not distracted by TV, you’re not distracted by Big Brother, you’re not distracted by

nothing, it’s just there, you have to do it don’t you. And there’s other times where we

haven’t had lectures for four hours, I’ve gone home, whereas this time I don’t think I

would, I reckon I would just stay here and do some work, because you know living on

your own at home, well I live with S, so I do housework or I take the dog for a walk, or, I

do anything but sit there and study. Whereas they always said at the beginning treat it

like a full time job, come here nine till five and then go home and do what you want, and

during the nine till five, you’ll find that you do enough work to get you through. That’s

probably what I should have done. (Lisa, Law, Northern University)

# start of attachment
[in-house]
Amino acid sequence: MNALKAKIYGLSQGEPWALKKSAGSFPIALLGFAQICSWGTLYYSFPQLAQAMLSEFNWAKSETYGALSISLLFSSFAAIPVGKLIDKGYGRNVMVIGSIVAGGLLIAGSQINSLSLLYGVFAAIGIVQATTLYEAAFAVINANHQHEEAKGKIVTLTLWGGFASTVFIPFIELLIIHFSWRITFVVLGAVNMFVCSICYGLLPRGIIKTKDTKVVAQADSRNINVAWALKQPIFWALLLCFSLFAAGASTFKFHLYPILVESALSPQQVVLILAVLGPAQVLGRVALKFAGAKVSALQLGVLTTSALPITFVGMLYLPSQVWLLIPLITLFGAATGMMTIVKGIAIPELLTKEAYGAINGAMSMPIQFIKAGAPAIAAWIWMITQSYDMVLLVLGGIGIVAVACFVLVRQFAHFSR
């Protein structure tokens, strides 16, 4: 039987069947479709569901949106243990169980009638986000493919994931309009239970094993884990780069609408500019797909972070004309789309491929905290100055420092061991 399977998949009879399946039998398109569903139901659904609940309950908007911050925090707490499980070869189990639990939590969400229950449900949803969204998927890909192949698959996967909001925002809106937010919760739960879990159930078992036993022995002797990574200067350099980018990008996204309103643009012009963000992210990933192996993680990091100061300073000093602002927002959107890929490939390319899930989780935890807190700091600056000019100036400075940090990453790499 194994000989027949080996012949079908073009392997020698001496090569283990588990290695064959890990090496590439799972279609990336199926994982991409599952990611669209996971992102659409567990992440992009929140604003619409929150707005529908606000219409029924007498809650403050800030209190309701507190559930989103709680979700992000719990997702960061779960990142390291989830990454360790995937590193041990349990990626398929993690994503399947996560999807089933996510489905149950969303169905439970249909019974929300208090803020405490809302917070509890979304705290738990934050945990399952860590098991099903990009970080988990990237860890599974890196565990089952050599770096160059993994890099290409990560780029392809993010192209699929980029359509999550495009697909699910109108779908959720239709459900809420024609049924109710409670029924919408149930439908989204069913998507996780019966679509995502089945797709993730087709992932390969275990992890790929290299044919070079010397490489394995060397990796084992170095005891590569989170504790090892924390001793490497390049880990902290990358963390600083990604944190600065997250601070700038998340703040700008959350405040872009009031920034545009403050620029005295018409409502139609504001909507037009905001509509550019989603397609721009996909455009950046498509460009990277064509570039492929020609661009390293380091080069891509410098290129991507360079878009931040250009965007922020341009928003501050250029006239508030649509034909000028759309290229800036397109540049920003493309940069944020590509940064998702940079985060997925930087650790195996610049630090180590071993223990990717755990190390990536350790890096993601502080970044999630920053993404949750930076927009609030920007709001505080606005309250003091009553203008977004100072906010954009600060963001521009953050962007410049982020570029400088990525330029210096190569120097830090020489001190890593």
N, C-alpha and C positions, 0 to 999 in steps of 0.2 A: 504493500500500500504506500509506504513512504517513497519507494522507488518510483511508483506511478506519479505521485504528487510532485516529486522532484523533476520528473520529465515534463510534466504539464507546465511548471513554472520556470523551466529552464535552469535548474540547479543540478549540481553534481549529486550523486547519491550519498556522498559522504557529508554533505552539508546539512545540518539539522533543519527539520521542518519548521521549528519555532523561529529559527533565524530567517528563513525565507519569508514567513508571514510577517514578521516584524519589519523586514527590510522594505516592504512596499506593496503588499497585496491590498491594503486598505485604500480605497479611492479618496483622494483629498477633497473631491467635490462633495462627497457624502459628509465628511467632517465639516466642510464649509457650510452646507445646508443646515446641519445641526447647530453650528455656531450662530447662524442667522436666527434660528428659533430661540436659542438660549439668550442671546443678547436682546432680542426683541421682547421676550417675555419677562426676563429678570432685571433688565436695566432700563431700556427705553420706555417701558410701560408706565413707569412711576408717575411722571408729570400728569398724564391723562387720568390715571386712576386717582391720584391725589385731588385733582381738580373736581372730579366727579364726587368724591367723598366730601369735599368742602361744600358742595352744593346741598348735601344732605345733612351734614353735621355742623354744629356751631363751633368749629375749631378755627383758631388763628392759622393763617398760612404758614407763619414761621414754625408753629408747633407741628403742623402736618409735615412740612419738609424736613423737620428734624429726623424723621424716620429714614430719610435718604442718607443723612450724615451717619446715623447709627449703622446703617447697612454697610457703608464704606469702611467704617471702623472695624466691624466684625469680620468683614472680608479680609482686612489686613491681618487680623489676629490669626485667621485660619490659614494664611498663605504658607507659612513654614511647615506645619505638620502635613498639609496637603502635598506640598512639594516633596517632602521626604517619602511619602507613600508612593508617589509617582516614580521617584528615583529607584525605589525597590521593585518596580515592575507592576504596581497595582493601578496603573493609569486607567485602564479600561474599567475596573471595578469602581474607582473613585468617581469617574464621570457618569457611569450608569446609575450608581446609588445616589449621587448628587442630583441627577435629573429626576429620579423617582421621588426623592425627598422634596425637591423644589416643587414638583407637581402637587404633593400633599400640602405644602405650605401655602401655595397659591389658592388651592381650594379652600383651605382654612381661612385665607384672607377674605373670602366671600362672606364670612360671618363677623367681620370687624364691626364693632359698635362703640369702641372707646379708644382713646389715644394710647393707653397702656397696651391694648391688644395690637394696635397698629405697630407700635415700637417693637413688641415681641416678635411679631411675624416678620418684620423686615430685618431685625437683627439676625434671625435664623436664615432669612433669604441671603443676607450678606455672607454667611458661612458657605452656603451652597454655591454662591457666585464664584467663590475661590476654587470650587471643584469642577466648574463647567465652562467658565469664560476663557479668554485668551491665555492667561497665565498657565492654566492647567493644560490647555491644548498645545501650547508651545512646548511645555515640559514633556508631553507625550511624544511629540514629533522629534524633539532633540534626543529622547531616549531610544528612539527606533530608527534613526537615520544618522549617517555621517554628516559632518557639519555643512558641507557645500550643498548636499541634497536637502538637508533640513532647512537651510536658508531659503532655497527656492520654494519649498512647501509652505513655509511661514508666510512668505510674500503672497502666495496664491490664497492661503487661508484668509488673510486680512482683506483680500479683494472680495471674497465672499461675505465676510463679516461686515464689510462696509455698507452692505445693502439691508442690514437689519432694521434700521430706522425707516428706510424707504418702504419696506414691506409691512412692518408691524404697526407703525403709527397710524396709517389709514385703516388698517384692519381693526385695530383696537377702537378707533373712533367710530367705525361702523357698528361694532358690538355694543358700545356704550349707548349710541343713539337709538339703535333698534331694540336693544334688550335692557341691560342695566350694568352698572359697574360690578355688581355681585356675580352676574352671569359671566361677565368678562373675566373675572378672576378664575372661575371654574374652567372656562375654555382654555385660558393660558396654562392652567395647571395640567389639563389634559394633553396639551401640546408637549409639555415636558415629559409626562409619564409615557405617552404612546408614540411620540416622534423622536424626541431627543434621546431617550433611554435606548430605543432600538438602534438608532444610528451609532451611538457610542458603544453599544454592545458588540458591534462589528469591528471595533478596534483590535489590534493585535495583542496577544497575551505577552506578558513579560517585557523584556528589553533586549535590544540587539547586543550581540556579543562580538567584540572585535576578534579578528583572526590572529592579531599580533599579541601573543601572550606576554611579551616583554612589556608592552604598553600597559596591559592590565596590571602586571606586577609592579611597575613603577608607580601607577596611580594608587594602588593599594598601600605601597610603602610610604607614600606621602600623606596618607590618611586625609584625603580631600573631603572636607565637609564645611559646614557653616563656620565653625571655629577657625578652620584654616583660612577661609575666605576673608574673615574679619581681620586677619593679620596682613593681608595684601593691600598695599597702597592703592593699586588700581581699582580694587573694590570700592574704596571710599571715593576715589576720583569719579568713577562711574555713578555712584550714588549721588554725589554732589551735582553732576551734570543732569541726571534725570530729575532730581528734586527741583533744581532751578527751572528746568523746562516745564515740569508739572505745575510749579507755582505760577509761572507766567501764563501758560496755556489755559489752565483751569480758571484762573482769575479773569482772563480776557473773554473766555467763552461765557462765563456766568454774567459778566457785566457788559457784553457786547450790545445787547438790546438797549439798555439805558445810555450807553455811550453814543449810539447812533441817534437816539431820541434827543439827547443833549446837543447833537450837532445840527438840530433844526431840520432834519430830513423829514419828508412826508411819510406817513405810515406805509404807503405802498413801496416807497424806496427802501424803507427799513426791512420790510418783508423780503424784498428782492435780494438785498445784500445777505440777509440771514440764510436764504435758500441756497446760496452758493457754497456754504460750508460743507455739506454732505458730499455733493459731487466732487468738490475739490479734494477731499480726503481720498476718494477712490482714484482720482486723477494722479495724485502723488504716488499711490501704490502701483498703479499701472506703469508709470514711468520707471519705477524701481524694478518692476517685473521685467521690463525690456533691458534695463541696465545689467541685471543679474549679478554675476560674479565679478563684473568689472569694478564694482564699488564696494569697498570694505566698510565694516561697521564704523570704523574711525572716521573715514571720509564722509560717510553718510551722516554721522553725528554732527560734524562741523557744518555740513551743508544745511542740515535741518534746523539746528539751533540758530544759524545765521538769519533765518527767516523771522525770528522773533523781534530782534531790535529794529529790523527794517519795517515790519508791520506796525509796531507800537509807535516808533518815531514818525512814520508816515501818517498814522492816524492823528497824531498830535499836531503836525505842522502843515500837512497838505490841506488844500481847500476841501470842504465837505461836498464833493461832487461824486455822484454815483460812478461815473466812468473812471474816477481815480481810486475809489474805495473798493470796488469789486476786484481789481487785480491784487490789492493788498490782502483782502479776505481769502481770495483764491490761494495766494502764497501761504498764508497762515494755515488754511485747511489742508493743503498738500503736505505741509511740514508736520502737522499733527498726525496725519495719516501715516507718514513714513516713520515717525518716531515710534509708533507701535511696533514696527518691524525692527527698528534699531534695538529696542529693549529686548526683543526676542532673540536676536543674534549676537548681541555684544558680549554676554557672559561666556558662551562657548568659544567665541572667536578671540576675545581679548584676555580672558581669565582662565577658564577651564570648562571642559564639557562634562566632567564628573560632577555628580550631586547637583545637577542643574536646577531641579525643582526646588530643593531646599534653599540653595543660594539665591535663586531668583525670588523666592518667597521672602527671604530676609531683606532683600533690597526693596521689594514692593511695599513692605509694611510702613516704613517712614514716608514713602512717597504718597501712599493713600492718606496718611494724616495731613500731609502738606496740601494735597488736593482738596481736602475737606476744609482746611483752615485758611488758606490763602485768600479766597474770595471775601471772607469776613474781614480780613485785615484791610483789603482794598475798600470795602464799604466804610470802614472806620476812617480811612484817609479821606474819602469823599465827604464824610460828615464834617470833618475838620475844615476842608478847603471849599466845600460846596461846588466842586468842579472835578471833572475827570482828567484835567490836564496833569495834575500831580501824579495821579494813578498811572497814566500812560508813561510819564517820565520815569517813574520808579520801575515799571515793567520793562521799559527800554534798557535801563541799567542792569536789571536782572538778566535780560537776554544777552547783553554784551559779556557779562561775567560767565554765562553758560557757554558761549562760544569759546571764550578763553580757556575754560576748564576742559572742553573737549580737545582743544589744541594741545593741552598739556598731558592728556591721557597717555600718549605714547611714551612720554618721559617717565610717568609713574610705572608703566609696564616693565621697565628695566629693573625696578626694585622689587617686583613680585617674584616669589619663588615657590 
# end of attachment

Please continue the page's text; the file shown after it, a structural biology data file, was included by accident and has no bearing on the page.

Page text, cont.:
O. There is a lot of competition…. One thing I noticed … is you quickly find out what people are like from supervisions, pretty quickly in fact. You know, for example, I got a pair of girls in my supervision with me, and one girl....Well, when I make a point, she goes 'Oh, I see what you're seeing, yeah. But, like, if it was looked at from this view, and you take it from here, then I think it's this, this actually not X, it's Y.' So she always picks me up on stuff.
  • I: So they always challenge you on what you say?
  • O: Yeah, yeah, and that’s brilliant. And then there’s another girl who’s like, ‘No, think about it, come on, think about it…you need blah blah’ and it’s just a bit too, trying to get one over on you.
  • I: Combative?
  • O: Yeah, definitely and a bit superior. And you quickly find out what people are like. (Owen, English, Southern University)
support for learning and the learning environment
Support for Learning and the Learning Environment